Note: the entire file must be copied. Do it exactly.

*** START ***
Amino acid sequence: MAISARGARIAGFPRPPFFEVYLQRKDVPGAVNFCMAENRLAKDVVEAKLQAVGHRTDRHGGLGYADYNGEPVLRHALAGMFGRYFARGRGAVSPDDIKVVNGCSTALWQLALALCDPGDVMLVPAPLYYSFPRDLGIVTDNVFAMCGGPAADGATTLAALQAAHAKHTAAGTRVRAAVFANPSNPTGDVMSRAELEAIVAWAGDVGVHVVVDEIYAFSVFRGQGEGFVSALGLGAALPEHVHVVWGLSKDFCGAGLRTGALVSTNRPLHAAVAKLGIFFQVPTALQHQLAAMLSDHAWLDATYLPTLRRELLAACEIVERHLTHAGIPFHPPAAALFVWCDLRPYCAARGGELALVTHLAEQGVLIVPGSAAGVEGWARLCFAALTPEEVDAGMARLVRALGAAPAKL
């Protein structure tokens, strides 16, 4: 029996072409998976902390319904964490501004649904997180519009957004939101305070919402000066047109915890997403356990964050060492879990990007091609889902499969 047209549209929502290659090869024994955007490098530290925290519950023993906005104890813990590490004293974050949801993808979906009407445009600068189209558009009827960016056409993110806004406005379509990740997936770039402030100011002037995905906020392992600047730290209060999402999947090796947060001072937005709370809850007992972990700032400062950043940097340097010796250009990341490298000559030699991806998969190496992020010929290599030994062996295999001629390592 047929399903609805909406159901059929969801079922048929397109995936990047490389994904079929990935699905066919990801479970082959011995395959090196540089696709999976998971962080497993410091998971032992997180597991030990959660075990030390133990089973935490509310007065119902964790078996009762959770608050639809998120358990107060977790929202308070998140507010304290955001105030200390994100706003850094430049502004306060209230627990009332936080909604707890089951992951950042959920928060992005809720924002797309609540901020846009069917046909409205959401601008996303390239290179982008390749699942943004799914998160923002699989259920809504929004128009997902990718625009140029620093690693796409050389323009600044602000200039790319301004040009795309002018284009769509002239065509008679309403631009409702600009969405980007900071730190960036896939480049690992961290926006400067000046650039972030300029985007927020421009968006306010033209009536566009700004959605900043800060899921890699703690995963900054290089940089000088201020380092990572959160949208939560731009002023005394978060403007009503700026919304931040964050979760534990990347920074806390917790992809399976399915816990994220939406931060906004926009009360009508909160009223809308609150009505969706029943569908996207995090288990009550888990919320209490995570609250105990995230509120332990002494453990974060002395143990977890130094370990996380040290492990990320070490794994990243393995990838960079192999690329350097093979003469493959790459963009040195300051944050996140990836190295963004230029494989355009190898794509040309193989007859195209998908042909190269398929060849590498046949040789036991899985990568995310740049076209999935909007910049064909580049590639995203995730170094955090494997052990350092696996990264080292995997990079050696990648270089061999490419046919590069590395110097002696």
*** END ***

Amino acid sequence: MAISARGARIAGFPRPPFFEVYLQRKDVPGAVNFCMAENRLAKDVVEAKLQAVGHRTDRHGGLGYADYNGEPVLRHALAGMFGRYFARGRGAVSPDDIKVVNGCSTALWQLALALCDPGDVMLVPAPLYYSFPRDLGIVTDNVFAMCGGPAADGATTLAALQAAHAKHTAAGTRVRAAVFANPSNPTGDVMSRAELEAIVAWAGDVGVHVVVDEIYAFSVFRGQGEGFVSALGLGAALPEHVHVVWGLSKDFCGAGLRTGALVSTNRPLHAAVAKLGIFFQVPTALQHQLAAMLSDHAWLDATYLPTLRRELLAACEIVERHLTHAGIPFHPPAAALFVWCDLRPYCAARGGELALVTHLAEQGVLIVPGSAAGVEGWARLCFAALTPEEVDAGMARLVRALGAAPAKL
């Protein structure tokens, strides 16, 4: 029996072409998976902390319904964490501004649904997180519009957004939101305070919402000066047109915890997403356990964050060492879990990007091609889902499969 047209549209929502290659090869024994955007490098530290925290519950023993906005104890813990590490004293974050949801993808979906009407445009600068189209558009009827960016056409993110806004406005379509990740997936770039402030100011002037995905906020392992600047730290209060999402999947090796947060001072937005709370809850007992972990700032400062950043940097340097010796250009990341490298000559030699991806998969190496992020010929290599030994062996295999001629390592 047929399903609805909406159901059929969801079922048929397109995936990047490389994904079929990935699905066919990801479970082959011995395959090196540089696709999976998971962080497993410091998971032992997180597991030990959660075990030390133990089973935490509310007065119902964790078996009762959770608050639809998120358990107060977790929202308070998140507010304290955001105030200390994100706003850094430049502004306060209230627990009332936080909604707890089951992951950042959920928060992005809720924002797309609540901020846009069917046909409205959401601008996303390239290179982008390749699942943004799914998160923002699989259920809504929004128009997902990718625009140029620093690693796409050389323009600044602000200039790319301004040009795309002018284009769509002239065509008679309403631009409702600009969405980007900071730190960036896939480049690992961290926006400067000046650039972030300029985007927020421009968006306010033209009536566009700004959605900043800060899921890699703690995963900054290089940089000088201020380092990572959160949208939560731009002023005394978060403007009503700026919304931040964050979760534990990347920074806390917790992809399976399915816990994220939406931060906004926009009360009508909160009223809308609150009505969706029943569908996207995090288990009550888990919320209490995570609250105990995230509120332990002494453990974060002395143990977890130094370990996380040290492990990320070490794994990243393995990838960079192999690329350097093979003469493959790459963009040195300051944050996140990836190295963004230029494989355009190898794509040309193989007859195209998908042909190269398929060849590498046949040789036991899985990568995310740049076209999935909007910049064909580049590639995203995730170094955090494997052990350092696996990264080292995997990079050696990648270089061999490419046919590069590395110097002696």